VPN providers with any infrastructure in Russia have experienced problems for years.
Today’s bottom line for anonymizing privacy services is that they must comply with Russia’s site-blocking demands and open up themselves up to scrutiny. Since the alternative is to break the law and face the consequences, many providers have pulled out of Russia completely.
In the wake of Russia’s invasion of Ukraine in February 2022, telecoms watchdog Rozkomnadzor stepped up its campaign against search engines. Demands to delist hundreds of thousands of VPN-related URLs from search results run alongside questionable requests to remove other content.
Despite renewed crackdowns on VPNs and Tor, it seems likely that Russia understands that short of blocking everything, blocking every VPN service and thousands of apps that constantly surface is impossible. As such, other methods are being explored.
Anti-VPN Scare Campaign
Public Service Announcements (PSA) have been deployed to nudge citizens in the right direction on genuine issues of public welfare for decades. They’re also used to direct behavior in a way that benefits governments and corporations while making it appear that the interests of citizens are paramount.
Currently being spread via social media, the general premise of Russia’s anti-VPN campaign is that since no VPN service can be trusted with users’ private data, using a VPN is worse for privacy than not using a VPN at all.
The campaign is the work of ROCIT, which describes itself as a “public organization that unites active Internet users in Russia.” Funded by the Ministry of Digital Development, Communications and Mass Media (Minkomsvyaz), ROCIT issues advice on piracy, net neutrality and other internet-related issues, in line with government policy.
PSA 1: ‘Your Data Can Be Leaked Online Due to VPN’
ROCIT advice: “VPN services accumulate a huge amount of personal data, including information about bank cards and personal documents of the user. Subsequently, all this can be transferred to intruders and scammers, including fraudulent call centers..”
PSA 2: “There is a price to pay for data security. Sometimes too expensive. In the pursuit of viewing content on banned social networks, think about it, but is it worth it?”
PSA 3: “Checkout, a full basket of products, a store employee scans each product and tells you the amount of the purchase. And then the passport number, full name, age and address of registration. Yes, now the cashier can check not only products, but also any data about you.”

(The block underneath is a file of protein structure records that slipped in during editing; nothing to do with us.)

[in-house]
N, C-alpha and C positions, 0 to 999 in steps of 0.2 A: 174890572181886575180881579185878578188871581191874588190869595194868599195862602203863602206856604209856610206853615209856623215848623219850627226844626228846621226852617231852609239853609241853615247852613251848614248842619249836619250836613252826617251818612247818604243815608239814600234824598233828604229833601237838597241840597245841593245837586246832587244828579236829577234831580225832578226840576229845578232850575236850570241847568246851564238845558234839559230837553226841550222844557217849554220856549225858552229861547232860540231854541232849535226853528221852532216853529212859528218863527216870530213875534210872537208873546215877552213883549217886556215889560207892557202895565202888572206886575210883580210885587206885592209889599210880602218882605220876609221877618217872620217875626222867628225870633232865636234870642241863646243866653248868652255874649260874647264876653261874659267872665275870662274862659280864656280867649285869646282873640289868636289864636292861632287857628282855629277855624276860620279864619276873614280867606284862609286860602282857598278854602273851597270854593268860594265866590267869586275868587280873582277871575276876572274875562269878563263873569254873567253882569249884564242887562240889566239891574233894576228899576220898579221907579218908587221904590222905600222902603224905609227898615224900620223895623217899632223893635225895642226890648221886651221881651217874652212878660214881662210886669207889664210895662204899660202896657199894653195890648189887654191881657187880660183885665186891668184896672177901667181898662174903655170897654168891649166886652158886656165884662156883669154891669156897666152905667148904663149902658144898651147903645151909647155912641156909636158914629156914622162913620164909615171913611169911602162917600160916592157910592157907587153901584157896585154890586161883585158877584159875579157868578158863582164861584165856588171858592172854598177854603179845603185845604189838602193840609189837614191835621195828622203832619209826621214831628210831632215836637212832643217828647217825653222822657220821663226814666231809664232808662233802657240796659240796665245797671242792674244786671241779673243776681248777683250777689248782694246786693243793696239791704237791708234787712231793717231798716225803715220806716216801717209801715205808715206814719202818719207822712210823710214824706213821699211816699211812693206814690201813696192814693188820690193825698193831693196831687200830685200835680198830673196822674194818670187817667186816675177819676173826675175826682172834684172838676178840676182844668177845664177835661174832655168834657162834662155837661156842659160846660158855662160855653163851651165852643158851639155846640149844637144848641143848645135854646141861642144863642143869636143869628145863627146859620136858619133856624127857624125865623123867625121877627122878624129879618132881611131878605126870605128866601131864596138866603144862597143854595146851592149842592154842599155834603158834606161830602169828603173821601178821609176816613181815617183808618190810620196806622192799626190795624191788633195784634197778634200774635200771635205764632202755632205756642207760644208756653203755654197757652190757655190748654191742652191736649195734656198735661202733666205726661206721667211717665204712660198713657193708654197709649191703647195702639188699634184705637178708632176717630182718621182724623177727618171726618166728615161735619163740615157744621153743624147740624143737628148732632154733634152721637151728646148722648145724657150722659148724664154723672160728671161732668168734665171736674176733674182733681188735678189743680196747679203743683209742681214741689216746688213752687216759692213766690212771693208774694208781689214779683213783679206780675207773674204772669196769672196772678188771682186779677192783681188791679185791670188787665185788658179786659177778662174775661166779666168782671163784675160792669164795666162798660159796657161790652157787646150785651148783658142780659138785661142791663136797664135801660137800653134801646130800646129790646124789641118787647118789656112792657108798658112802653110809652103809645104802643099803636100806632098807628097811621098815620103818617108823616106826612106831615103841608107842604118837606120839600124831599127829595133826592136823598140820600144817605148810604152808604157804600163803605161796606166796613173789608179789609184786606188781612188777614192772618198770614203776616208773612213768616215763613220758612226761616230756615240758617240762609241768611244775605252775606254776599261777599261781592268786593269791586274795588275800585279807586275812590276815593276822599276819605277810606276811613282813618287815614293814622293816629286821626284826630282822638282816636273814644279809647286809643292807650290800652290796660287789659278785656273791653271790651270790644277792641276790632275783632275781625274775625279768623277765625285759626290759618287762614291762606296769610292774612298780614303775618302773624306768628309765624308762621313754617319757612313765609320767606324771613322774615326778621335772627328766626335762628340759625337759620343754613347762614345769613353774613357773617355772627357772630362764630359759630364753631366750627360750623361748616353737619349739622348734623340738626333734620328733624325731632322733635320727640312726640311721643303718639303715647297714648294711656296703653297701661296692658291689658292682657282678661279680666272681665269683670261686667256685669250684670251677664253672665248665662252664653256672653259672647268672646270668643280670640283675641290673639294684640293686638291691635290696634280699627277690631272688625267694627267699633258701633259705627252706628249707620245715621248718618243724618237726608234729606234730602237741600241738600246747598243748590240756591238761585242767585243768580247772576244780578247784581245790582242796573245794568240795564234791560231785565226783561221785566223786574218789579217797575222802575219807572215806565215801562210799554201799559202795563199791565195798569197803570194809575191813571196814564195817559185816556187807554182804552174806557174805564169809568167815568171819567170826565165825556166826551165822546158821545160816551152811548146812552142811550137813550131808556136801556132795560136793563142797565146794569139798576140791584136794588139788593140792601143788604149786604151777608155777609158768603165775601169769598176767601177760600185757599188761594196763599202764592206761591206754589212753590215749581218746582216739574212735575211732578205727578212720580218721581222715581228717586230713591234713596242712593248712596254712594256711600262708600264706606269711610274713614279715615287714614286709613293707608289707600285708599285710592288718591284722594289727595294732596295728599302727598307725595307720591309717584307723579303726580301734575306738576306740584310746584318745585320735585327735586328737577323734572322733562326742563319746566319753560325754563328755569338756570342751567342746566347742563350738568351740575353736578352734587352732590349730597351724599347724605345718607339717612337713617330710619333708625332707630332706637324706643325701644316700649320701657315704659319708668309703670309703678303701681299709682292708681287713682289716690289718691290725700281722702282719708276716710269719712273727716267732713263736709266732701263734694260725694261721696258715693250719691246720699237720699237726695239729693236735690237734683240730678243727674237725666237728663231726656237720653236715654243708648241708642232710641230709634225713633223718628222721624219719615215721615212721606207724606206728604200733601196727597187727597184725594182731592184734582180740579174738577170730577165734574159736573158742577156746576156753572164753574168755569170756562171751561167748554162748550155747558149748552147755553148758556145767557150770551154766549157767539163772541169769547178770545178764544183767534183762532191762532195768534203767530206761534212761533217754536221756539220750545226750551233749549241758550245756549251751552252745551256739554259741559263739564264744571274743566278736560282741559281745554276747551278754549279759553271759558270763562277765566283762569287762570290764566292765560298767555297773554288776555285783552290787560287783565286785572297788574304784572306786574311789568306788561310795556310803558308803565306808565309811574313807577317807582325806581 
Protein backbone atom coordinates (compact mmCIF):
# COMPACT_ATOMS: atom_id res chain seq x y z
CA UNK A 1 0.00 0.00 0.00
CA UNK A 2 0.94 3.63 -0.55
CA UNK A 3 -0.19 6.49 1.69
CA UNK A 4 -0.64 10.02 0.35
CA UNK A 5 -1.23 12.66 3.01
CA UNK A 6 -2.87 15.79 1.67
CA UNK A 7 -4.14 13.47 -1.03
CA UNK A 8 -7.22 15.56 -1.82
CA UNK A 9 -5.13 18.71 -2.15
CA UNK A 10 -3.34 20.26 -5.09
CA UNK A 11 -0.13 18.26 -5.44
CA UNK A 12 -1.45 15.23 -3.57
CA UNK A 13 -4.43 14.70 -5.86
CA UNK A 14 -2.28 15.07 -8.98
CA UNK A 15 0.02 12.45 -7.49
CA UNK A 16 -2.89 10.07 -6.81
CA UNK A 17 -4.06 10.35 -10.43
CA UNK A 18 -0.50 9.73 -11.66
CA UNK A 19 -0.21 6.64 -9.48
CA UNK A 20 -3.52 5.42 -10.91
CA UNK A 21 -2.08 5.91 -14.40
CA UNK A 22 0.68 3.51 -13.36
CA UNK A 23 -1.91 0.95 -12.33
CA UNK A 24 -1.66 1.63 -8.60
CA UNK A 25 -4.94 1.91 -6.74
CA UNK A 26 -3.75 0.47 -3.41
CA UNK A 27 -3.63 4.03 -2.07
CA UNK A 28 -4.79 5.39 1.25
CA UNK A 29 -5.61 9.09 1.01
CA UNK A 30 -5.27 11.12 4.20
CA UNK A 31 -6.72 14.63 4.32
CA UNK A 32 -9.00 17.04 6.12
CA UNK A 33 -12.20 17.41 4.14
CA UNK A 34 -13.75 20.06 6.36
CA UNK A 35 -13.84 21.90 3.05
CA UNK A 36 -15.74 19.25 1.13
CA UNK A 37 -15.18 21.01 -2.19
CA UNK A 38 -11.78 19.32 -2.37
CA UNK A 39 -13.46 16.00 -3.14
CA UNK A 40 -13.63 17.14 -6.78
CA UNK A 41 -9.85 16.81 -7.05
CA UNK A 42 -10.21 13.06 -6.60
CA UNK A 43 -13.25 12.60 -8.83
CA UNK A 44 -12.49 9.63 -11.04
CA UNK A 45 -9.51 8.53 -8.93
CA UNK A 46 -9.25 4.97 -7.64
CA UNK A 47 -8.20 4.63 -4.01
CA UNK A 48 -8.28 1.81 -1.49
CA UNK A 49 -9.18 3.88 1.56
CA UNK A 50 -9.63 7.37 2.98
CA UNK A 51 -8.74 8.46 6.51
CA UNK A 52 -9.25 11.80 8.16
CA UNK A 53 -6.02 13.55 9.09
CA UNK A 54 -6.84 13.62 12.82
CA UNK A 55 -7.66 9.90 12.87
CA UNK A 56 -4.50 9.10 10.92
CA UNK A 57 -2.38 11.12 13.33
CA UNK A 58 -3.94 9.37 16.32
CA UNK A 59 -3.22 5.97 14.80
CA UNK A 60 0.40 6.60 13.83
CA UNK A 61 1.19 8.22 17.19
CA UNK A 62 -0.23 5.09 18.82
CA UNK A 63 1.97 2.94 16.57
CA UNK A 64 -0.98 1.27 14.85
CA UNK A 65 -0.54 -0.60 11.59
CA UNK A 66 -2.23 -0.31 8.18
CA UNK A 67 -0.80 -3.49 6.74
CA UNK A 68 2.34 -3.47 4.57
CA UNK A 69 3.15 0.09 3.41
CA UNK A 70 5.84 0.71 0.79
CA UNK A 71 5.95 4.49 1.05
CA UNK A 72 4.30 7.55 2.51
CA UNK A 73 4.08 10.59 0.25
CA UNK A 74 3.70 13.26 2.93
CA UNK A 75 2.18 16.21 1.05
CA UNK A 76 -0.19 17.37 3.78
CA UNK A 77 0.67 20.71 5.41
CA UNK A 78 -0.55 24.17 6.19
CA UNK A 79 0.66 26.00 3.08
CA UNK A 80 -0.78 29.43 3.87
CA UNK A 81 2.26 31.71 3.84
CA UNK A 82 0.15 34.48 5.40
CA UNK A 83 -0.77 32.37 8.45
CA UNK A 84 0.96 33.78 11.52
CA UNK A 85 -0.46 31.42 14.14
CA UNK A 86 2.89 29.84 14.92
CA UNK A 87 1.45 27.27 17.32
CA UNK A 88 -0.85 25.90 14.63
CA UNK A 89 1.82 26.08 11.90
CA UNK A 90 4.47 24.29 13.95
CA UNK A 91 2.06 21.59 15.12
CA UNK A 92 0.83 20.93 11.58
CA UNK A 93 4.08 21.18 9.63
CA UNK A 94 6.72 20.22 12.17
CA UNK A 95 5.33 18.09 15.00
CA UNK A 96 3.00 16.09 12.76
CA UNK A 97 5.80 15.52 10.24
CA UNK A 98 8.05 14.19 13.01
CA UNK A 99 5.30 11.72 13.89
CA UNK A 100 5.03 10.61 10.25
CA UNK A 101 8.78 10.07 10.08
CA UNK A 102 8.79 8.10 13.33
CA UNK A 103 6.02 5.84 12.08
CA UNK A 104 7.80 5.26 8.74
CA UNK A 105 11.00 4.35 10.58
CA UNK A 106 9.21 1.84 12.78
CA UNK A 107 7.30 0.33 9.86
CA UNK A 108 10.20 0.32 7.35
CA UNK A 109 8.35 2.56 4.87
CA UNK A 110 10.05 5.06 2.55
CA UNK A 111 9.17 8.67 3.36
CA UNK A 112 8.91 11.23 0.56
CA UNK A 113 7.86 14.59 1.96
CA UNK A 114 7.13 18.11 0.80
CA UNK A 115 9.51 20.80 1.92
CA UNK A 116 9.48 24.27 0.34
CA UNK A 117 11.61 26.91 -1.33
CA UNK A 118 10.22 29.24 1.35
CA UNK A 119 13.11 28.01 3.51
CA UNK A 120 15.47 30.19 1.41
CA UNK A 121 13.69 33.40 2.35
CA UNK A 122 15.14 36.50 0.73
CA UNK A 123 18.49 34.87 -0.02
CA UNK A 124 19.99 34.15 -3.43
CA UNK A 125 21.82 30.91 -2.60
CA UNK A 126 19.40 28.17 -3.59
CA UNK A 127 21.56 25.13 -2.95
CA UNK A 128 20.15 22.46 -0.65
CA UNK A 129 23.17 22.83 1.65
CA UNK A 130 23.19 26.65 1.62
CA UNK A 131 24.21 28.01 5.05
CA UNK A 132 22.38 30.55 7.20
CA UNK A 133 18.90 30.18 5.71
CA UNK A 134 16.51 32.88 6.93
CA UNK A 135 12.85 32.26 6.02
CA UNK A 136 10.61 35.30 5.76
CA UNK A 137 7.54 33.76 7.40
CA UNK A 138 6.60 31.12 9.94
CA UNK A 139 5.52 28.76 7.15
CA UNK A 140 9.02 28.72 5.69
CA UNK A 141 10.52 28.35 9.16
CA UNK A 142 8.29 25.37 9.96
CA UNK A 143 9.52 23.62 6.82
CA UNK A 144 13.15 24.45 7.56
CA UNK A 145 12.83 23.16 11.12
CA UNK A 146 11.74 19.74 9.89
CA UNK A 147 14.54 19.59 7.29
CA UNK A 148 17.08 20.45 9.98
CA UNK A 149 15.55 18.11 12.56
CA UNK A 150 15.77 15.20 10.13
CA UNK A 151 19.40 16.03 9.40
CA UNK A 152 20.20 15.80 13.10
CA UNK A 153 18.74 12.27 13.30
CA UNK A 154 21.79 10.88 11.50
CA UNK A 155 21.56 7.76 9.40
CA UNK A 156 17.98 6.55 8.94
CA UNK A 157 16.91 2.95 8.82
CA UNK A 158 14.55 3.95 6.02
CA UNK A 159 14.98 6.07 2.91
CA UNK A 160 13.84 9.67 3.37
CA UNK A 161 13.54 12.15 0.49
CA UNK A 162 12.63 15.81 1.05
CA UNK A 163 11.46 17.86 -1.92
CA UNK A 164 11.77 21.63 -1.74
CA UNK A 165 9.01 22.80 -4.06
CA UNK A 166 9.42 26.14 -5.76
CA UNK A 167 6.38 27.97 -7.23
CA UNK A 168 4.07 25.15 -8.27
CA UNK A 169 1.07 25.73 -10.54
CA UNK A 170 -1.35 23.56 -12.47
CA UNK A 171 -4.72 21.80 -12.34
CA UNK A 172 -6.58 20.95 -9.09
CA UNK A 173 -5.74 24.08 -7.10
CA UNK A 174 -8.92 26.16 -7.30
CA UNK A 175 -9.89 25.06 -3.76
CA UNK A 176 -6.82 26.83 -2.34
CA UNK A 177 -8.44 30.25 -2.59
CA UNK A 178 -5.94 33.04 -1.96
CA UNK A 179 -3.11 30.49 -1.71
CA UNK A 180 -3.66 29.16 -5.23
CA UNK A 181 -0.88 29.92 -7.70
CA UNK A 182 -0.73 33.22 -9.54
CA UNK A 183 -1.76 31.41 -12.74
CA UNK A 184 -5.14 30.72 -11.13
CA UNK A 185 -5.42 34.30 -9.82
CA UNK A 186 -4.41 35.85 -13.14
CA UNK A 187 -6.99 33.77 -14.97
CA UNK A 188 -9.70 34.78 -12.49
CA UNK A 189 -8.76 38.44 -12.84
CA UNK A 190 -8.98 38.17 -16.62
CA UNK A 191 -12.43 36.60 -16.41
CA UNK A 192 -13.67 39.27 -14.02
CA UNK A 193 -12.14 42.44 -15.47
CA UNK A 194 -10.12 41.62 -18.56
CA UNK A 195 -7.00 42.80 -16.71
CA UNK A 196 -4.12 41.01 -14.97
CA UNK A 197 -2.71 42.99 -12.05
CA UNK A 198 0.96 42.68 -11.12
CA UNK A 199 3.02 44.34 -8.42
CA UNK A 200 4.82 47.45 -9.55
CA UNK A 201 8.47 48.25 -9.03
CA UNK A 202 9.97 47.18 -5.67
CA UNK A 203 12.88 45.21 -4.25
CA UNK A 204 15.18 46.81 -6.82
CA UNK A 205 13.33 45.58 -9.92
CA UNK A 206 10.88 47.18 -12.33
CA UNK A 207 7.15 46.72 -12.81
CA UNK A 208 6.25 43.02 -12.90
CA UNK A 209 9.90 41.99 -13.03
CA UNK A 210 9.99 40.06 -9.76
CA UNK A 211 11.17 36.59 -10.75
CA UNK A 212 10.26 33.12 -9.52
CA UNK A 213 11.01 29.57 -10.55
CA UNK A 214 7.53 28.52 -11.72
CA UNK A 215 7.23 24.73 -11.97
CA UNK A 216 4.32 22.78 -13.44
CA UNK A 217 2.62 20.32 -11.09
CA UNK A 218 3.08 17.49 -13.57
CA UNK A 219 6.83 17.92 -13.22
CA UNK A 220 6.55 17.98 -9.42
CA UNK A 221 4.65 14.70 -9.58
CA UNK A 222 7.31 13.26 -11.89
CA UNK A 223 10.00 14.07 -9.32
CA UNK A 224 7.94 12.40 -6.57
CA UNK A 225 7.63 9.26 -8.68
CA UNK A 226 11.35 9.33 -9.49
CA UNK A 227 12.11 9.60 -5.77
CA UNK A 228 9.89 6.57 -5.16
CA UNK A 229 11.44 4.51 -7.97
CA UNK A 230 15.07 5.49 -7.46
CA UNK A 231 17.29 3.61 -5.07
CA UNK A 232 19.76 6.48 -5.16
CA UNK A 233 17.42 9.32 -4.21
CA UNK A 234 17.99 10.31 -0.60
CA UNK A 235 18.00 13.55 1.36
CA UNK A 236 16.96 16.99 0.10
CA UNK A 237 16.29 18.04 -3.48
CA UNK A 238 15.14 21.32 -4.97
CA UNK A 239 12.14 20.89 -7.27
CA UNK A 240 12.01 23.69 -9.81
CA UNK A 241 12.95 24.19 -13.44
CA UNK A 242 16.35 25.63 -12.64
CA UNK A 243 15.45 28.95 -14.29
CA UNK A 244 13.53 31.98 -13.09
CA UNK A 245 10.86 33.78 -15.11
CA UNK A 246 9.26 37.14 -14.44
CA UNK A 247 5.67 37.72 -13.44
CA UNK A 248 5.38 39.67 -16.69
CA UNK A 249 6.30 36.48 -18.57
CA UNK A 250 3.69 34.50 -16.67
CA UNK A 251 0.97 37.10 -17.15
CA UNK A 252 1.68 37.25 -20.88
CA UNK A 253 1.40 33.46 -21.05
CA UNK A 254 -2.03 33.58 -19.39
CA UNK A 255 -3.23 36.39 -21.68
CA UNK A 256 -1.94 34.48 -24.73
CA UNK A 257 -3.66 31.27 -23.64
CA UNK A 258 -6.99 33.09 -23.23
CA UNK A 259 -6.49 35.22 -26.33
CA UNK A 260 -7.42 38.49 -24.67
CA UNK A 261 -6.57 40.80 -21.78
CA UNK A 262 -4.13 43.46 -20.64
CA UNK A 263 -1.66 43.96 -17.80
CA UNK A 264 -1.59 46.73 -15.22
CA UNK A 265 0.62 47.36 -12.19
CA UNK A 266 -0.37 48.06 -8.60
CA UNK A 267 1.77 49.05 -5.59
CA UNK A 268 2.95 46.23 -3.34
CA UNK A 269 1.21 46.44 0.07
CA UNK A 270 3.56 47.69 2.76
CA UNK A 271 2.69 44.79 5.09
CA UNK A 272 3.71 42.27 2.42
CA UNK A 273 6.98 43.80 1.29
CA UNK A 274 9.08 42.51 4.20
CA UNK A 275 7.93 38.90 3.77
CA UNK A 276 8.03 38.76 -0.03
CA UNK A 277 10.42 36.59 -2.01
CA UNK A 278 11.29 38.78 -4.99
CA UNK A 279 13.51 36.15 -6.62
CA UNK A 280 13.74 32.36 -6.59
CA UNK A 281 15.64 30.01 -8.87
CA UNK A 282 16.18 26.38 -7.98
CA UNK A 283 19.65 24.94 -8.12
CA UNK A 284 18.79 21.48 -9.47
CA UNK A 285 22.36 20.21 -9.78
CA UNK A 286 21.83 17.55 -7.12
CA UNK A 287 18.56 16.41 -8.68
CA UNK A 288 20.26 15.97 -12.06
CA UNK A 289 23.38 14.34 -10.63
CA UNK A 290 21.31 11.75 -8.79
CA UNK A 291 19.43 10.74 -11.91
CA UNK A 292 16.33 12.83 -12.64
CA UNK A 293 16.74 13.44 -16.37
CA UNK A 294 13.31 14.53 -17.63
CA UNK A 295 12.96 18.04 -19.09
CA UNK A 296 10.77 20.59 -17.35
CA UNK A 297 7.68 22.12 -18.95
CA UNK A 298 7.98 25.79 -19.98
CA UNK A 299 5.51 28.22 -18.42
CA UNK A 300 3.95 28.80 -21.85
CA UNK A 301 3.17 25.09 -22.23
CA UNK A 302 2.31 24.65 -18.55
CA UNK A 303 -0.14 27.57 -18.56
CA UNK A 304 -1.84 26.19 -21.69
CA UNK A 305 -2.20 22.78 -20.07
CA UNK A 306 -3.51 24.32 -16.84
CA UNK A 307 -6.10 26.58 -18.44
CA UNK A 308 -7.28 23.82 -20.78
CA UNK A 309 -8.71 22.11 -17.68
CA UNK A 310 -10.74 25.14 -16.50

PSA 4: “Leaked personal data that everyone already knows about? Thank you VPN service. Once again you did not let us down!”
“Let’s list your qualities,” she says. “A fan of computer games and dubious websites. You haven’t paid your child support for two years. Most importantly…your dignity,” the interviewer adds, using her fingers to suggest she’s aware of the size of…something. The man says he thinks he should leave.
PSA 5: “Only the person to whom you entrusted your personal data knows this. Do you know who you entrusted them to?”
He knows the name of her former partner and says she spent the previous evening cuddling her cat ‘Tima’ while watching the movie Bridget Jones. Where did he get all of this information? She used a VPN.
Rozkomnadzor (and users) Comment on Videos
Commenting on its official Telegram channel on Saturday, telecoms watchdog Rozkomnadzor acknowledged the ROCIT campaign with the following statement.
“In social networks, videos with social advertising [PSAs] about the risks of using VPN services are discussed. According to the Communications Law, means of bypassing blocking of illegal content are recognized as a threat, as they create conditions for illegal activities,” Rozkomnadzor notes.
“VPN services can give users the wrong impression of their own anonymity on the Internet. However, foreign owners of such services have access to all information that Russian users transmit through them.”
Perhaps a more nuanced approach would be to help users understand that random free VPN apps downloaded from the internet are of greatest concern, but in a country where recognized VPN services have been forced to leave or have agreed to monitoring, few good choices remain. Rozcomnadzor’s messaging suggests that there are no good options.
Comments are mostly blocked on the videos but some did manage to get through.
“Maybe you should allow VPNs so that people choose proven, popular VPN services, and not look for those that have not yet been blocked? Or maybe unblock popular sites so people don’t really need to use VPN?” one commenter wrote.
Another was less than impressed by the video featuring the blackmailing waiter.
“What a stinky bastard you are. Why the hell would a random waiter know data from a VPN? Does he work as a hacker or VPN server operator in the evenings? Just taking people for idiots.”
From: TF, for the latest news on copyright battles, piracy and more.